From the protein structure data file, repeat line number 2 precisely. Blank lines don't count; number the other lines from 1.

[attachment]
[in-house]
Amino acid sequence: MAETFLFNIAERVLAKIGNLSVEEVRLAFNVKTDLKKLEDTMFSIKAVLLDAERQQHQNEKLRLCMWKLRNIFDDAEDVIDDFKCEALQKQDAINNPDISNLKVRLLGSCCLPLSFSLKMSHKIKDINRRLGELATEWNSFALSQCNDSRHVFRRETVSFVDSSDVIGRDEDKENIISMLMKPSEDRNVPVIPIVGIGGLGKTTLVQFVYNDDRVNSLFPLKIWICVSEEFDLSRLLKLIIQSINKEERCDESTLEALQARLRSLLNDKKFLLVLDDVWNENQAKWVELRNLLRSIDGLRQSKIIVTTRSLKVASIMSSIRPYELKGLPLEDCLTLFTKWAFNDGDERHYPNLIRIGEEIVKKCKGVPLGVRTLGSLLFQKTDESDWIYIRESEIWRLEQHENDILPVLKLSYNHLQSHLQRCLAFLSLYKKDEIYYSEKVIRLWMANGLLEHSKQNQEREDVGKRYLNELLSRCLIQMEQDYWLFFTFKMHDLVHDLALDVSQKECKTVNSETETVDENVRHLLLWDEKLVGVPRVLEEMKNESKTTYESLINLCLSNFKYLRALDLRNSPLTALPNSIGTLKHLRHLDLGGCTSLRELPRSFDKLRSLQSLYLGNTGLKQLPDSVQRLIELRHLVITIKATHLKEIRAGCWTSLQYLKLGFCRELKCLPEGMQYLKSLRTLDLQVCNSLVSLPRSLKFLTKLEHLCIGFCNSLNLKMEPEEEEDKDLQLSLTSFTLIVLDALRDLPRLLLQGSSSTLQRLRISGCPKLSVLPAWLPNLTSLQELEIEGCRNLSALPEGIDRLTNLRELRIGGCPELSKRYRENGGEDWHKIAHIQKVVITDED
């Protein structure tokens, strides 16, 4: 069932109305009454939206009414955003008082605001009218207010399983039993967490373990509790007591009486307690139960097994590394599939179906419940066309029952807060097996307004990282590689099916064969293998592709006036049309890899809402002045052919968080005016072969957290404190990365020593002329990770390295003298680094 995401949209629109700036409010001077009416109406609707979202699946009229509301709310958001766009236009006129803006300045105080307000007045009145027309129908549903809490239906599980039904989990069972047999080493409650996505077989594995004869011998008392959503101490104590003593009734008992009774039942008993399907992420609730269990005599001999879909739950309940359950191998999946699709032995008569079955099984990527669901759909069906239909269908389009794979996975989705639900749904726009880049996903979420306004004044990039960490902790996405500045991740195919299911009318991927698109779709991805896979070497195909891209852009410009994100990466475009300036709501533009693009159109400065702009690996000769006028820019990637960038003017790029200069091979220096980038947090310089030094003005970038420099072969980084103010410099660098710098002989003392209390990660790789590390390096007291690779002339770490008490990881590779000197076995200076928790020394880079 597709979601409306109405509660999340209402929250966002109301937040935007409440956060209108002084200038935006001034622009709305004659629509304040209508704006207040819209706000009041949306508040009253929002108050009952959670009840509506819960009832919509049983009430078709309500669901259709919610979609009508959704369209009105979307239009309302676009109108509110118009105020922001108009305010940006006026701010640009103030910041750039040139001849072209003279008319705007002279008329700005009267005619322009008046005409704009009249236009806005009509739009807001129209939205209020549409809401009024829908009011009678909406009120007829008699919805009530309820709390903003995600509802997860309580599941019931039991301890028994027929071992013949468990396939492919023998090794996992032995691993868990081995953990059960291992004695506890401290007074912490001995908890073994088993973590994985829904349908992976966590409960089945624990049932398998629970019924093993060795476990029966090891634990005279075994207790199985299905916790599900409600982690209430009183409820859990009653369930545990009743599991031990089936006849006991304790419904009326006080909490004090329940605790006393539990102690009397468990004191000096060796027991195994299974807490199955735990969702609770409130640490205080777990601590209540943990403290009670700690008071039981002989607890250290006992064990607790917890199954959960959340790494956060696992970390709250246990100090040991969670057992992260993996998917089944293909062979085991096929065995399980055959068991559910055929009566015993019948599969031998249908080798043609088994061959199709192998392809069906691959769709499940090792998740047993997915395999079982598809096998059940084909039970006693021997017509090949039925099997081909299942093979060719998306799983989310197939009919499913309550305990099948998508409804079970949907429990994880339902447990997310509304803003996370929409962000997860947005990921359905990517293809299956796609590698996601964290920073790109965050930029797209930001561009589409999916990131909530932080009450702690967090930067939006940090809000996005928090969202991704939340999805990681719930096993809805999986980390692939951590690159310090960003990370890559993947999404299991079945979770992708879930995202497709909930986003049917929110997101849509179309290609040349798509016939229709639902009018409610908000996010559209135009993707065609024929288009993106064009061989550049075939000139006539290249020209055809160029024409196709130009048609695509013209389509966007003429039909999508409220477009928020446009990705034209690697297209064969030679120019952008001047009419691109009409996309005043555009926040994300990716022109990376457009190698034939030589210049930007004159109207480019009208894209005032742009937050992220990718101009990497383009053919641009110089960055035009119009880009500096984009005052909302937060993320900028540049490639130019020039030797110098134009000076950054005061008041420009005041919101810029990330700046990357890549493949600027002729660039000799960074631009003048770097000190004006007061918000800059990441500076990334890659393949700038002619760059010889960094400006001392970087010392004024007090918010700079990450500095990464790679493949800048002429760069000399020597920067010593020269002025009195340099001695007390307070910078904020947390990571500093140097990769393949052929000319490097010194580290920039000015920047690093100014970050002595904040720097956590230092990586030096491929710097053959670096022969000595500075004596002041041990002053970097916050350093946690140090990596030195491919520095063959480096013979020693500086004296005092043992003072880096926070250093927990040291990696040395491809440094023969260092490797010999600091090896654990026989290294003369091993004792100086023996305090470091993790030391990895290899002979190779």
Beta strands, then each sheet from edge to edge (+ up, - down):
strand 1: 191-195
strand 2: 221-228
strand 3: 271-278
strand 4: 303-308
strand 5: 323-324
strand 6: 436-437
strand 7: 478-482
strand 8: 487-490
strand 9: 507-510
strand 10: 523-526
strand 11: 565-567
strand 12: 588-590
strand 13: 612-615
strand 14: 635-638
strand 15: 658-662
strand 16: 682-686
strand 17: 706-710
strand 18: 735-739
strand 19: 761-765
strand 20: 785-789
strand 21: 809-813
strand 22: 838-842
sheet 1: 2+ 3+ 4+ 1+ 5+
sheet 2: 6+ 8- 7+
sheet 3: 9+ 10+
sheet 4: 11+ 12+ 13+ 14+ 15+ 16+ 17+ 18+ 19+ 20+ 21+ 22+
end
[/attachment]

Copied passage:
Amino acid sequence: MAETFLFNIAERVLAKIGNLSVEEVRLAFNVKTDLKKLEDTMFSIKAVLLDAERQQHQNEKLRLCMWKLRNIFDDAEDVIDDFKCEALQKQDAINNPDISNLKVRLLGSCCLPLSFSLKMSHKIKDINRRLGELATEWNSFALSQCNDSRHVFRRETVSFVDSSDVIGRDEDKENIISMLMKPSEDRNVPVIPIVGIGGLGKTTLVQFVYNDDRVNSLFPLKIWICVSEEFDLSRLLKLIIQSINKEERCDESTLEALQARLRSLLNDKKFLLVLDDVWNENQAKWVELRNLLRSIDGLRQSKIIVTTRSLKVASIMSSIRPYELKGLPLEDCLTLFTKWAFNDGDERHYPNLIRIGEEIVKKCKGVPLGVRTLGSLLFQKTDESDWIYIRESEIWRLEQHENDILPVLKLSYNHLQSHLQRCLAFLSLYKKDEIYYSEKVIRLWMANGLLEHSKQNQEREDVGKRYLNELLSRCLIQMEQDYWLFFTFKMHDLVHDLALDVSQKECKTVNSETETVDENVRHLLLWDEKLVGVPRVLEEMKNESKTTYESLINLCLSNFKYLRALDLRNSPLTALPNSIGTLKHLRHLDLGGCTSLRELPRSFDKLRSLQSLYLGNTGLKQLPDSVQRLIELRHLVITIKATHLKEIRAGCWTSLQYLKLGFCRELKCLPEGMQYLKSLRTLDLQVCNSLVSLPRSLKFLTKLEHLCIGFCNSLNLKMEPEEEEDKDLQLSLTSFTLIVLDALRDLPRLLLQGSSSTLQRLRISGCPKLSVLPAWLPNLTSLQELEIEGCRNLSALPEGIDRLTNLRELRIGGCPELSKRYRENGGEDWHKIAHIQKVVITDED